Hi everybody! I'm developing an anthropological research about insomnia in Copehagen. 

 

You could help me to develop my research proposal, if you are interested in this topic, giving me some advise. It is a small work, which will last less than a mounth. The topic is really broad, so I chose to focus on the representation of insomnia in danish society: Is insomnia considered a problem of the mind or of the body? Which meaning it has for individuals who experience it, and what meaning acquires, once the sleeping disorder is healed, in a narrative story of the disease? Why people choose a particular therapy (e.g. pharmaceuticals, homeopaty, psychiatry, alternative medicine etc.)? Is the choice related to an act of identity or to an individual's hierarchy of power of the several therapies? How the point of view of the "healers"(from pharmaceutical company to pshychiatrist) differs from the point of view of the "patients", who have direct experience of the problem? In which way a sleeping disorder of the individual could affect a larger societal context?

 

This are few of the research questions that came to my mind, any advise is more than welcomed,

 

Thanks,

Francesco

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Hi Francesco.

You have chosen an extremely broad topic. If I may make a couple of suggestions (being someone who has the condition to a certain extent) I would try to break it up into smaller areas such as Medical (i.e. physical), Psychological, Environmental etc. I know mine is 95% Medical with about 5% being environmental (particular sounds/noises at home). Once you know the cause then you would discuss the therapies used and why they are used.

BTW I'm not in Denmark but Mary the Tasmanian is.
Thanks for your advice Michael
You suggest me to divide the research into smaller area, but this categorization of insomnia (e.g. Medical, Psychological, Environmental etc.) could be easily questioned, especially from the "patient"'s point of view. Actually, once an individual has experiences of insomnia, often do not know the cause, so that the therapy that he/she choose, influence the process of diagnosis and the individuation of the original cause of the sleeping disorder.

That is also the idea behind the concept of "social technologies": Problems are being formed by already imagined solutions; to be perceived as relevant the problems must first be subjected by specific understandings and descriptions to be something that can come within human range as something that can be solved, or at least eased” (Jöhncke et al. 2004: 385).

For this reasons, case of misdiagnosis of insomnia occurs very often, and sometimes individuals affected by insomnia could solve the problem with pills and drugs, but still have the feeling that the terapist did'nt find the true cause of the sleeping disorder.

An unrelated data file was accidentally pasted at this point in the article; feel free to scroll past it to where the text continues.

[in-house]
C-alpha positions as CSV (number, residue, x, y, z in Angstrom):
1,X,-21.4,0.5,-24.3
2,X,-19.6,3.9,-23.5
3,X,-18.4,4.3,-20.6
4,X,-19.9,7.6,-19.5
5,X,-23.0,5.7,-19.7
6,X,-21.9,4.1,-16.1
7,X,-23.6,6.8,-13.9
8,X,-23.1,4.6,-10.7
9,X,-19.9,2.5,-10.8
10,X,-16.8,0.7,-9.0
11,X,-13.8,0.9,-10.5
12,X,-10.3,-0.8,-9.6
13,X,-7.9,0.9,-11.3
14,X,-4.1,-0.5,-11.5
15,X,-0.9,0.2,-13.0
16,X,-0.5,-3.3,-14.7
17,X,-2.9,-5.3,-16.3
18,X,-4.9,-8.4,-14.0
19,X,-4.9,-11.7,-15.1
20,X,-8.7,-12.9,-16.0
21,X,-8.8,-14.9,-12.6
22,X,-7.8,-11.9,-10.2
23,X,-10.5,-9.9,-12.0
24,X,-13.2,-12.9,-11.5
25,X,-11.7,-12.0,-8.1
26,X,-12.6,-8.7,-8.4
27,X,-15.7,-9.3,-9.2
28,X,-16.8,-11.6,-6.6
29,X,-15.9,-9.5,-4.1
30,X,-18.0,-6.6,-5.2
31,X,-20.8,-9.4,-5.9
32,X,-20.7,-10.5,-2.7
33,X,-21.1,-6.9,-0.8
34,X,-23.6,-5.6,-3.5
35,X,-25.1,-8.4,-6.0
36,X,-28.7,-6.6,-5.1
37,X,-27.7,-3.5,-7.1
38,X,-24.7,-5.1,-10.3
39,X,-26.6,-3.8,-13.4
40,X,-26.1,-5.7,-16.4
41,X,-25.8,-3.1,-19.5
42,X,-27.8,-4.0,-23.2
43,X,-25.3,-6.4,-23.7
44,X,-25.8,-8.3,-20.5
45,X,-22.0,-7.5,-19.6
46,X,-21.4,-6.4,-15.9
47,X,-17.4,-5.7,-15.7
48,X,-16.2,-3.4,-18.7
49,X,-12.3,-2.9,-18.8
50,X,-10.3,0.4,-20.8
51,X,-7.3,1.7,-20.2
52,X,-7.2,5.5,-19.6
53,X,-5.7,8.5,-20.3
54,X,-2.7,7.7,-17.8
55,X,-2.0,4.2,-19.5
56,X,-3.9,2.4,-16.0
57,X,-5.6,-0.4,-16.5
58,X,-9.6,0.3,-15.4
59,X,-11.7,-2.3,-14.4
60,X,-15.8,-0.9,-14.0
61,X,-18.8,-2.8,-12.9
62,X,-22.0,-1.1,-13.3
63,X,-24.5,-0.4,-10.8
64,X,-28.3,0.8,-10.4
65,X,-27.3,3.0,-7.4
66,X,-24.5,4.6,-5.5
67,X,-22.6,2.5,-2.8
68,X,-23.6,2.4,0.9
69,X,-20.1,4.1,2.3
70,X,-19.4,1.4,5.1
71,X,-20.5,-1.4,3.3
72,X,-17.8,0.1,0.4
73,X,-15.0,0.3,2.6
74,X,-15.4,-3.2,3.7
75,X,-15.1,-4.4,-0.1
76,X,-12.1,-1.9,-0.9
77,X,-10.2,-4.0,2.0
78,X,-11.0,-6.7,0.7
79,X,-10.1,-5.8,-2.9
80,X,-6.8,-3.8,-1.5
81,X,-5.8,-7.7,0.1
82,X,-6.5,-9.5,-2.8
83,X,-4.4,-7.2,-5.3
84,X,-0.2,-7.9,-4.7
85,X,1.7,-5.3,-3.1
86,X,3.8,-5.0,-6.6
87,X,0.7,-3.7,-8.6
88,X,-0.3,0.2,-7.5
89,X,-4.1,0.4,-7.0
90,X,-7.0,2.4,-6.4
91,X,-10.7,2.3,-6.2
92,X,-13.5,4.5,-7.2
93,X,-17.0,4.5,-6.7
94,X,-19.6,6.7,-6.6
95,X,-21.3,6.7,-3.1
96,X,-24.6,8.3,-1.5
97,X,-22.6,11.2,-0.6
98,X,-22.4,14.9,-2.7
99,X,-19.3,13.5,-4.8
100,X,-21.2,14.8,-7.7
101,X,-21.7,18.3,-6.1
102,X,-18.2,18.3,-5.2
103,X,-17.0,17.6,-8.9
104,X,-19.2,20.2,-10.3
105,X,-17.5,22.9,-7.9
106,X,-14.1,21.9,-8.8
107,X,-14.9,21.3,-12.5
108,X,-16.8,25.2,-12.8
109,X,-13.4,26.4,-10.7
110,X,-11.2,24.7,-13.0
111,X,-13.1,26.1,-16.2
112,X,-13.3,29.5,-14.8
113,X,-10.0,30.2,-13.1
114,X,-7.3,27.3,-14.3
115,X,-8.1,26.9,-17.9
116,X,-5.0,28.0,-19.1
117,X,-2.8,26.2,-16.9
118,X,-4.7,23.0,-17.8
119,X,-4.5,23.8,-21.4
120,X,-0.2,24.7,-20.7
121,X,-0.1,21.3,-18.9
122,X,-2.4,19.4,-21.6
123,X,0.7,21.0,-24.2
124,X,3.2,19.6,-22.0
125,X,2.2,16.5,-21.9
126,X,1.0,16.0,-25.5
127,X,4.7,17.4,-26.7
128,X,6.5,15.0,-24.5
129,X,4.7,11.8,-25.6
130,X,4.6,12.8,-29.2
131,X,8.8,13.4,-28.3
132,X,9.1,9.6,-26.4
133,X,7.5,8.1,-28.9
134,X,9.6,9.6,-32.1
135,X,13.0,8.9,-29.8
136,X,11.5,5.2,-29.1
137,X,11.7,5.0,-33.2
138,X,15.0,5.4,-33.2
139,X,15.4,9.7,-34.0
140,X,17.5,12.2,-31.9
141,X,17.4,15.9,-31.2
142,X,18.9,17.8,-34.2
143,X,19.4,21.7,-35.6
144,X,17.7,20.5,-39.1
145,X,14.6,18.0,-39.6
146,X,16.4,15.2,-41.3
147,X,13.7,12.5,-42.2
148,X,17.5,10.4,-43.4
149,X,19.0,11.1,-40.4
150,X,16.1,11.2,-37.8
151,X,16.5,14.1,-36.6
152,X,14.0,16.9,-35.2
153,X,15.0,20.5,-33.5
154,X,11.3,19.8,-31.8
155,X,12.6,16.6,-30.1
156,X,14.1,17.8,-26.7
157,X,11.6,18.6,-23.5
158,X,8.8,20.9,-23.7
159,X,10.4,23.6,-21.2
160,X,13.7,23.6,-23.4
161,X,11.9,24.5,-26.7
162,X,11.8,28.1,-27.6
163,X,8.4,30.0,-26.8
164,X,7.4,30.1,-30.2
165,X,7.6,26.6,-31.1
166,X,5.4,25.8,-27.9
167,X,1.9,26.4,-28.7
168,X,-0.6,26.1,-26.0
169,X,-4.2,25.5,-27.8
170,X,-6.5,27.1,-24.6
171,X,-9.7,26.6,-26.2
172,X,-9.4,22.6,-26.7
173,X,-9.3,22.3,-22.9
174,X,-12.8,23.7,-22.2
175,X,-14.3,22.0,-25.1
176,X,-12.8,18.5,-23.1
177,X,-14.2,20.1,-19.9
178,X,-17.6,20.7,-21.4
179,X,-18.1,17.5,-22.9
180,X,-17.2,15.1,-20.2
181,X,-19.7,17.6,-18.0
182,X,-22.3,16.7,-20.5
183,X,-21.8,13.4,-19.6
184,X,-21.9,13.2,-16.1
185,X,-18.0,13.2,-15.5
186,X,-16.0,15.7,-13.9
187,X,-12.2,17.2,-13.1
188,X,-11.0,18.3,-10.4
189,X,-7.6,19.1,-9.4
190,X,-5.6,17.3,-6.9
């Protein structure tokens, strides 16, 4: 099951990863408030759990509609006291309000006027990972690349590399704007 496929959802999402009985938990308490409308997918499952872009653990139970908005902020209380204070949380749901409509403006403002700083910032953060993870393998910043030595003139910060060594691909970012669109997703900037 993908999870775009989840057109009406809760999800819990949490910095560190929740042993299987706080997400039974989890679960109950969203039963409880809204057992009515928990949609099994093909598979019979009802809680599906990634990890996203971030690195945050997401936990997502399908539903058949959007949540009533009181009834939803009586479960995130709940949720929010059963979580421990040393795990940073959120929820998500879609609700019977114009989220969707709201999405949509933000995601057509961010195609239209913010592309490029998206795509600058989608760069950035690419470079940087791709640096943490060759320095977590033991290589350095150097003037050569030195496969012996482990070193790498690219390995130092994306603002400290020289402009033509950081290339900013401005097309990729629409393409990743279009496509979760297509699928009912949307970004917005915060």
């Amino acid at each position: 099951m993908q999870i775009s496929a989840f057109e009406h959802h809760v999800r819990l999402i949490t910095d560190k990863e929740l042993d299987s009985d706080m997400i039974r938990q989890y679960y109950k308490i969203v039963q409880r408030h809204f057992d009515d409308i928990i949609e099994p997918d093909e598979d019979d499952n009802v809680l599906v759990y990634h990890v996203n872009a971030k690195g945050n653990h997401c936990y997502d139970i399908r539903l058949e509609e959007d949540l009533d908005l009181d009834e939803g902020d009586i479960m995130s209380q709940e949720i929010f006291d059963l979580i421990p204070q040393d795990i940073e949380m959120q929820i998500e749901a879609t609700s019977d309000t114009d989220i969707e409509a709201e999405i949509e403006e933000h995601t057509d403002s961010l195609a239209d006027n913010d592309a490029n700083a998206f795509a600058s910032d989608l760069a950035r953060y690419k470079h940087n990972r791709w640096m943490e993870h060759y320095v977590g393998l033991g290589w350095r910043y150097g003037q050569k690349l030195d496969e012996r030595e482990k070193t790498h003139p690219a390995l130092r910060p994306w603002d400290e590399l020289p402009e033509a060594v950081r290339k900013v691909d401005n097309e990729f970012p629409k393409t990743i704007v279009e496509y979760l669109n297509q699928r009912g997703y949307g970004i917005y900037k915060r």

That is not rare, and it is also my personal case.
Francesco Tassi said:
You suggest me to divide the research into smaller area, but this categorization of insomnia (e.g. Medical, Psychological, Environmental etc.) could be easily questioned, especially from the "patient"'s point of view. Actually, once an individual has experiences of insomnia, often do not know the cause, so that the therapy that he/she choose, influence the process of diagnosis and the individuation of the original cause of the sleeping disorder.
I realise that not everyone knows the root cause of their condition but for those of us that do the added information can be quite interesting. The categorisations I offered are but a small sample. They work in my case I know they won't work in others, it is up to you to find the categories people fit into.
Certain drugs are, without a doubt, used in psychological cases, others are used in other cases. If you find what the medication is and what it is used for you will be able to see what the therapist is thinking. This is a process of elimination.

Francesco Tassi said:
For this reasons, case of misdiagnosis of insomnia occurs very often, and sometimes individuals affected by insomnia could solve the problem with pills and drugs, but still have the feeling that the terapist did'nt find the true cause of the sleeping disorder.
That is not rare, and it is also my personal case.
I fail to see how the problem could be solved if we don't know what the problem actually is. It can certainly be alleviated/masked, but solved?
If the individual feels the therapist didn't find the real cause you could try to ascertain what the individual believes it to be. In your case, for example, you are indicating your therapist hasn't figured it out yet. So what is your personal feeling of the cause? You, and I in my case and others in their case, are with yourself 24 hours a day what patterns are you seeing? There can be more than 1 or even 2 root causes.
You have an interesting topic. If I were to write a paper on the same topic, I would title it with "Insomnia and Insomniacs: Cyber Space and Virtual Sociality." I would be interested how insomniacs appropriate their insomnia not as a disease but as a time-space issue. I would check if cyber pornography, electronic gaming, and even web surfing are used by insomniacs to redefine time, space, and insomnia itself.
Darn, I thought you were asking for people who suffer insomnia (which happens to me when my husband is away on business). Oh well !

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